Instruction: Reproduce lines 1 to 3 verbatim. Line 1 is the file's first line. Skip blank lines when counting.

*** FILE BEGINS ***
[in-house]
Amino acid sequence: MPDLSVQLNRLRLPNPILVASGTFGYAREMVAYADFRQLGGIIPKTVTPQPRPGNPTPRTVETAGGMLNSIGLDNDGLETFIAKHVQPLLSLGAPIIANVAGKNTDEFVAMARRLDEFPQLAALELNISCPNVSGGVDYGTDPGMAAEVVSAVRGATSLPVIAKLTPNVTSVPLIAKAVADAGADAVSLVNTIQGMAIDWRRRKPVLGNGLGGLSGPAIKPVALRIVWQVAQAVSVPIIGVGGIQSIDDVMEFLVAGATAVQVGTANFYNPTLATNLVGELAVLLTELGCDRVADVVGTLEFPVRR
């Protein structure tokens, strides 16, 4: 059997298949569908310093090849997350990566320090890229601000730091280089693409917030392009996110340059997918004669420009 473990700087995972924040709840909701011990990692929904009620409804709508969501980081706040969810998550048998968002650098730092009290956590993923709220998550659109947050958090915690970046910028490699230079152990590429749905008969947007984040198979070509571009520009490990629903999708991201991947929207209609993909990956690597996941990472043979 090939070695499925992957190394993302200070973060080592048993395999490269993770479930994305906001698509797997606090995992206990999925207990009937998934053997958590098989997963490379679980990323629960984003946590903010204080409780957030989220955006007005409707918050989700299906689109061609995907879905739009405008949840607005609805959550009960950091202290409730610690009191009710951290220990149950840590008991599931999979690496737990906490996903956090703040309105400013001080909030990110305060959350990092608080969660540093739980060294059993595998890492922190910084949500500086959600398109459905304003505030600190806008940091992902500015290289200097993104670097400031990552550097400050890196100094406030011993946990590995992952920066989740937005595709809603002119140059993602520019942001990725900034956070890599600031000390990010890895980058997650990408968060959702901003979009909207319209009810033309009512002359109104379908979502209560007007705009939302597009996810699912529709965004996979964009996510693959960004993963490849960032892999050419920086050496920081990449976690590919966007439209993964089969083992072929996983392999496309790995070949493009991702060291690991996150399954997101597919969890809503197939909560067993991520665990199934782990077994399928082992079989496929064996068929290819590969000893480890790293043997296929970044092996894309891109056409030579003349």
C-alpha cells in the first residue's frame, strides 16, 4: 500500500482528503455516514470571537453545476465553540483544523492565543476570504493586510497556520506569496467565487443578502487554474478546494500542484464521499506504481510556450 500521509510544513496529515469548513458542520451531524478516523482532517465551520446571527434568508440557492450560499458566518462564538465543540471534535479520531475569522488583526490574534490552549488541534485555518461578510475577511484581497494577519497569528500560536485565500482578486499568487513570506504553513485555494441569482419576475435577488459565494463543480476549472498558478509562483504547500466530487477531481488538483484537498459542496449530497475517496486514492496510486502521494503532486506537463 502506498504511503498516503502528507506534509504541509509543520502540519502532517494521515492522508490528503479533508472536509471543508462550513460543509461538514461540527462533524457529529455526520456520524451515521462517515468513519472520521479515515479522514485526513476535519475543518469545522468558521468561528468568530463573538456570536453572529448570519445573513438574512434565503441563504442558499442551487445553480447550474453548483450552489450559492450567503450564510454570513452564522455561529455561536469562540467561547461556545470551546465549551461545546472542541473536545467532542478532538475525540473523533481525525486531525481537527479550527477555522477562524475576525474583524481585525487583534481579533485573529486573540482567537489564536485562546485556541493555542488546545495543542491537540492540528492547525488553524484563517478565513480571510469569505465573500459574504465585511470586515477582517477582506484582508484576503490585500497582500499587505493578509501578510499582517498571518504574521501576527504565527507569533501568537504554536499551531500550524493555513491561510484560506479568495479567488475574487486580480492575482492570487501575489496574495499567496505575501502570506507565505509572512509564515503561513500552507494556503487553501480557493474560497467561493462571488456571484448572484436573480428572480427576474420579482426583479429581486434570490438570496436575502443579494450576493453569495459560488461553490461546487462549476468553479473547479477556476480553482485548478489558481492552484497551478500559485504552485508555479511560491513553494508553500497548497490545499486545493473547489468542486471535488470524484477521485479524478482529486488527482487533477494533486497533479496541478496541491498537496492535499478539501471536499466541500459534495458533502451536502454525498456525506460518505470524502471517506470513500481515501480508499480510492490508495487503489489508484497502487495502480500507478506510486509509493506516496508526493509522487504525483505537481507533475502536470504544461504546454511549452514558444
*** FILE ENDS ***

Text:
[in-house]
Amino acid sequence: MPDLSVQLNRLRLPNPILVASGTFGYAREMVAYADFRQLGGIIPKTVTPQPRPGNPTPRTVETAGGMLNSIGLDNDGLETFIAKHVQPLLSLGAPIIANVAGKNTDEFVAMARRLDEFPQLAALELNISCPNVSGGVDYGTDPGMAAEVVSAVRGATSLPVIAKLTPNVTSVPLIAKAVADAGADAVSLVNTIQGMAIDWRRRKPVLGNGLGGLSGPAIKPVALRIVWQVAQAVSVPIIGVGGIQSIDDVMEFLVAGATAVQVGTANFYNPTLATNLVGELAVLLTELGCDRVADVVGTLEFPVRR
């Protein structure tokens, strides 16, 4: 059997298949569908310093090849997350990566320090890229601000730091280089693409917030392009996110340059997918004669420009 473990700087995972924040709840909701011990990692929904009620409804709508969501980081706040969810998550048998968002650098730092009290956590993923709220998550659109947050958090915690970046910028490699230079152990590429749905008969947007984040198979070509571009520009490990629903999708991201991947929207209609993909990956690597996941990472043979 090939070695499925992957190394993302200070973060080592048993395999490269993770479930994305906001698509797997606090995992206990999925207990009937998934053997958590098989997963490379679980990323629960984003946590903010204080409780957030989220955006007005409707918050989700299906689109061609995907879905739009405008949840607005609805959550009960950091202290409730610690009191009710951290220990149950840590008991599931999979690496737990906490996903956090703040309105400013001080909030990110305060959350990092608080969660540093739980060294059993595998890492922190910084949500500086959600398109459905304003505030600190806008940091992902500015290289200097993104670097400031990552550097400050890196100094406030011993946990590995992952920066989740937005595709809603002119140059993602520019942001990725900034956070890599600031000390990010890895980058997650990408968060959702901003979009909207319209009810033309009512002359109104379908979502209560007007705009939302597009996810699912529709965004996979964009996510693959960004993963490849960032892999050419920086050496920081990449976690590919966007439209993964089969083992072929996983392999496309790995070949493009991702060291690991996150399954997101597919969890809503197939909560067993991520665990199934782990077994399928082992079989496929064996068929290819590969000893480890790293043997296929970044092996894309891109056409030579003349």